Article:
The property has contextual value because it is important in defining the character of the heart of the downtown core in the City of Hamilton. The building was oriented to have a strong presence on the street, with a prominent entrance for pedestrians and attendees to the church.  The visual prominence of the Main Street and MacNab Street façades speaks of the important presence of the church building and as an organization in the neighbourhood and City.  The building has been a defining architectural element of the streetscape since 1868 and from a social perspective, its presence within the downtown urban fabric demonstrates a longevity to religious devotion.

The cultural heritage value of the New Vision United Church building, municipally known as 24 Main Street West resides in the following heritage attributes that are related to the cultural heritage value described above:

Attributes present on the exterior of the 1868 portion of the church:

  • Gabled roof and timber roof framing;
  • Massing and form of the 1868 church building including its rectangular plan;
  • Moulded red brick construction, laid in a stretcher bond, with areas of brick turned on their header (not consistently for entire courses). This occurs in variations of pattern on every elevation of the building;
  • Stone construction at first floor, clad in red brick;
  • Load bearing brick walls at second and attic level elevation;
  • Contrasting colour mortar;
  • Stained and coloured glass windows with their original wood frames on the west, east, south and north (closed in) elevations.

Composition, size and placement of the following architectural elements with respect to the whole on the 1868 portion of the church:

  • Elongated window openings with masonry brick arches with stone sills and their profile on each elevation;
  • the masonry brick arches over the window openings on the north, west and east elevations and the elaborately profiled stone arches over the windows on the south elevation;
  • Brick corbelling and castellations on each elevation;
  • Segmental brick arched windows with paired one over one wood windows and the segmental brick arch (formerly a window) on the east elevation;
  • Symmetrically arranged architectural components identified on this list on the south elevation;
  • Quatrefoil windows with elaborately profiled stone surround on the south elevation;
  • Red brick slim buttresses with stone cap accents on the east and west elevations; and,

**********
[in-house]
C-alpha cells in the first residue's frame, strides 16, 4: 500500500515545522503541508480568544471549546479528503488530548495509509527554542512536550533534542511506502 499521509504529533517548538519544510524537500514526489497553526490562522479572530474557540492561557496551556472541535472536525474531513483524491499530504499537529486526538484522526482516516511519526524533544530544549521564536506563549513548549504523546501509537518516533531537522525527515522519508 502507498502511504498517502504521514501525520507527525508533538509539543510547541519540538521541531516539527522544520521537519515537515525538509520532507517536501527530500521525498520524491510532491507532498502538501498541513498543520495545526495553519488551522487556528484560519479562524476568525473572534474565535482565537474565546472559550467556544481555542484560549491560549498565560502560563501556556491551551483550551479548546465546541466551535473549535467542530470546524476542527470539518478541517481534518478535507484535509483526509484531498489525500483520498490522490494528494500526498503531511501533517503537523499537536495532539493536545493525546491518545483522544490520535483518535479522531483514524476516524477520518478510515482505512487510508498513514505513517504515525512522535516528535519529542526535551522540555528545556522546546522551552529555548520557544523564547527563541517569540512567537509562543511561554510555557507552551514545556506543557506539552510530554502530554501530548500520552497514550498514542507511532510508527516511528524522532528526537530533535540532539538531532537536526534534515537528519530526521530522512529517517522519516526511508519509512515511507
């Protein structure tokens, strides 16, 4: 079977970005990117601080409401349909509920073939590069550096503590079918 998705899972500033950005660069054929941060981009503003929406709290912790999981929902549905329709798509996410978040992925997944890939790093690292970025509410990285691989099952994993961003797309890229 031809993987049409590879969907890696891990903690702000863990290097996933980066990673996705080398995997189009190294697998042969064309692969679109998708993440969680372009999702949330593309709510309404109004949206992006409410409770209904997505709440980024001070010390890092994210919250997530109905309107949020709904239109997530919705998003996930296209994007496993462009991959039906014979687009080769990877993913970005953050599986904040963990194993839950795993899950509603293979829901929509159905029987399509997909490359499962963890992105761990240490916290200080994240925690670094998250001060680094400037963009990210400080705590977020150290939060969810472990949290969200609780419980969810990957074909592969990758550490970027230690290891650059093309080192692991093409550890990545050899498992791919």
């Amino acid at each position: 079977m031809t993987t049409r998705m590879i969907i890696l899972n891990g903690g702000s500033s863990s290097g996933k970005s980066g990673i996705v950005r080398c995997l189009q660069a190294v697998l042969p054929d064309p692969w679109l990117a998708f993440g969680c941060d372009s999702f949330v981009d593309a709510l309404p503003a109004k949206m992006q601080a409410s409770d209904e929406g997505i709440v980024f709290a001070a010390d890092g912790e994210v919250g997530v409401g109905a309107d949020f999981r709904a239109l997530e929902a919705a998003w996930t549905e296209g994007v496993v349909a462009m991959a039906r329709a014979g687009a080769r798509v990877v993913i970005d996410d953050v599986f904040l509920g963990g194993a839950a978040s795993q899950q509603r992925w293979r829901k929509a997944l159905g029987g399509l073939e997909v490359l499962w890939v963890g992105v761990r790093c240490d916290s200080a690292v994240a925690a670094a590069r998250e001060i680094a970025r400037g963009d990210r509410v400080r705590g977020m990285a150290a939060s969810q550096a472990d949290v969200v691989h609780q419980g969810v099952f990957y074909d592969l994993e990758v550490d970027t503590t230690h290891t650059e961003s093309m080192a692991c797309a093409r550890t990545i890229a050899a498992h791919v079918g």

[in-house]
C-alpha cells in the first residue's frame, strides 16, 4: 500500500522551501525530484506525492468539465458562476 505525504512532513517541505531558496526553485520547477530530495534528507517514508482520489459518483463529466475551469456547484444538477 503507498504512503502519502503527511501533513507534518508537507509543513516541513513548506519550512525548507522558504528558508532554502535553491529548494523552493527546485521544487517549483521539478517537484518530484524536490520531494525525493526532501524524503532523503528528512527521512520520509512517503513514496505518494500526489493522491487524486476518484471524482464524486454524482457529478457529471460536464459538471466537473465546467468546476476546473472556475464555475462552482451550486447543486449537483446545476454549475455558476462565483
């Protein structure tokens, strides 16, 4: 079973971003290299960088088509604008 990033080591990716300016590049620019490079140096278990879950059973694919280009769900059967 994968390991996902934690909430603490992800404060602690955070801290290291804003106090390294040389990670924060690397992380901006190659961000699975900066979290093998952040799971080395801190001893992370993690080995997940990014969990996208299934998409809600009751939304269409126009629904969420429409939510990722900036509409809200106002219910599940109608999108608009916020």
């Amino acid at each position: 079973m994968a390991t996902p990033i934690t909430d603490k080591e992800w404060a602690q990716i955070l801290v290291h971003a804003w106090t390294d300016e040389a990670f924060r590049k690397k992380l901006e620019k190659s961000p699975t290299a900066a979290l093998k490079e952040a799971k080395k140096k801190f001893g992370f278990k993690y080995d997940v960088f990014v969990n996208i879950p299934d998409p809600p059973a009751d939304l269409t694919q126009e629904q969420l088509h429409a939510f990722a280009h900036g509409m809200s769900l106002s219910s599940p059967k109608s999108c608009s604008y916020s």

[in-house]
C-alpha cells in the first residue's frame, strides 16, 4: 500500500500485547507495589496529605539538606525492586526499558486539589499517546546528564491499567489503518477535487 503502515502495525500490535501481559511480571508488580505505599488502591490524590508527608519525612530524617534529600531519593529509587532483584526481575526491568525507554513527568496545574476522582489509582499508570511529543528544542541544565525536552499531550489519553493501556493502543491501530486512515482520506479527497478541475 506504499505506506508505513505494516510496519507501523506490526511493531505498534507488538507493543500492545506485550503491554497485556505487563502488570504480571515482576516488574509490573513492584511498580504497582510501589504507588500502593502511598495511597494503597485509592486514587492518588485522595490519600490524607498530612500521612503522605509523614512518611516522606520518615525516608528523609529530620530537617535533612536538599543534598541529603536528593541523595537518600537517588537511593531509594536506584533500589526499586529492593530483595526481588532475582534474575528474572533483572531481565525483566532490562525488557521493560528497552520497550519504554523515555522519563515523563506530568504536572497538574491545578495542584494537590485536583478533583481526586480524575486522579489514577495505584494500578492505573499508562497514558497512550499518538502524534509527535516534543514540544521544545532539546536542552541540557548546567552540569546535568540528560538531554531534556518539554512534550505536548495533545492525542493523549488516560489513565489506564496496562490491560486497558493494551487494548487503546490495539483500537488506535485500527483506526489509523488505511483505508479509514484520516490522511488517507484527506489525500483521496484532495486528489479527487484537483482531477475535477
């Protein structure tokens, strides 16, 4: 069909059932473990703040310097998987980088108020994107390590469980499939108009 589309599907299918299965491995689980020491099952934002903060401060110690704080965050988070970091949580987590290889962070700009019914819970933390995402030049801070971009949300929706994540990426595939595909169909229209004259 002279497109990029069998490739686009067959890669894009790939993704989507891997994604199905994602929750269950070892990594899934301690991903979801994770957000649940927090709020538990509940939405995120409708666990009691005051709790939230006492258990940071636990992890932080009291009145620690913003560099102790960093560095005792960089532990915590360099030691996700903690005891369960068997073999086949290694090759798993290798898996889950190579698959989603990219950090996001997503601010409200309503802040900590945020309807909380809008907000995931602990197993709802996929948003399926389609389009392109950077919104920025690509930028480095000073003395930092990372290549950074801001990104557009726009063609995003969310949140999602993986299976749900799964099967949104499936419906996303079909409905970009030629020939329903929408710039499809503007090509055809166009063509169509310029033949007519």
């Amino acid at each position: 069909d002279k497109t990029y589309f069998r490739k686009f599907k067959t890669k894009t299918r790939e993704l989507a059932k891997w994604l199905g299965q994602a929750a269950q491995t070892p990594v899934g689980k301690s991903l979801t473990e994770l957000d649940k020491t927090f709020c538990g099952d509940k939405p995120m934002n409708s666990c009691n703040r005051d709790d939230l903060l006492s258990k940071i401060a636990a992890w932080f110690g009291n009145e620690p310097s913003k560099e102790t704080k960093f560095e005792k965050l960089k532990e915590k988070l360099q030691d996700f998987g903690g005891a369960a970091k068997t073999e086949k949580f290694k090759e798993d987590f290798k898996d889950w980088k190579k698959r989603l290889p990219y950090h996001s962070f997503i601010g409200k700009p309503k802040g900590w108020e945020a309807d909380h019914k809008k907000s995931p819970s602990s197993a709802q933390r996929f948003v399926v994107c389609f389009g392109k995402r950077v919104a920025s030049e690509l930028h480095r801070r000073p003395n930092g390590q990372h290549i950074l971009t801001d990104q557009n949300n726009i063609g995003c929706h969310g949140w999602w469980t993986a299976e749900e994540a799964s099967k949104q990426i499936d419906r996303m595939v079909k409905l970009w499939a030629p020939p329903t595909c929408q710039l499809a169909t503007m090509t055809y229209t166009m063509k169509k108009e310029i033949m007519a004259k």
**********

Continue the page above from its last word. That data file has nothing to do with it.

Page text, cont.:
• Four symmetrically placed octagonal brick buttresses with decorative, intricately detailed, cut stone accents, that extend beyond the roof line to make slim decorative octagonal turrets on the south elevation and one each at the northeast and northwest corners of the main, tallest section of the building.

1896 front entrance addition:

  • Red brick, pattern laid on a diagonal;
  • Red mortar with traces of tuck pointing with white lime mortar;
  • Stone accents, including but not limited to arches, quatrefoil window surround, coping (under metal flashing); and,
  • Red granite columns with limestone base and capital accents.

Attributes present in the interior of the 1868 portion of the church:

  • Layout of main auditorium with "U- shaped plan" balcony and extension to the north of the building, separated from the nave/main auditorium space by an arch;
  • Balcony with its supporting metal columns with decorative metal capitals;
  • Balcony railing made of wood and metal;
  • Round metal grilles at ceiling;
  • Curved ceiling, with decorative faux beams and associated brackets on the walls;
  • Interior doors into the auditoriums; and,
  • Buttresses and dressed stone base along original west exterior wall now enclosed within 1992 addition.

Written Notice of Objection

Any person may, within 30 days after the date of the publication of the Notice, serve written notice of their objections to the proposed designation, together with a statement for the objection and relevant facts.

Dated at Hamilton, this 15 day of May, 2020.

A. Holland, City Clerk
Hamilton, Ontario

Contact: David Addington, Cultural Heritage Planner, Phone: 905-546-2424 ext. 1214, Email: [email protected]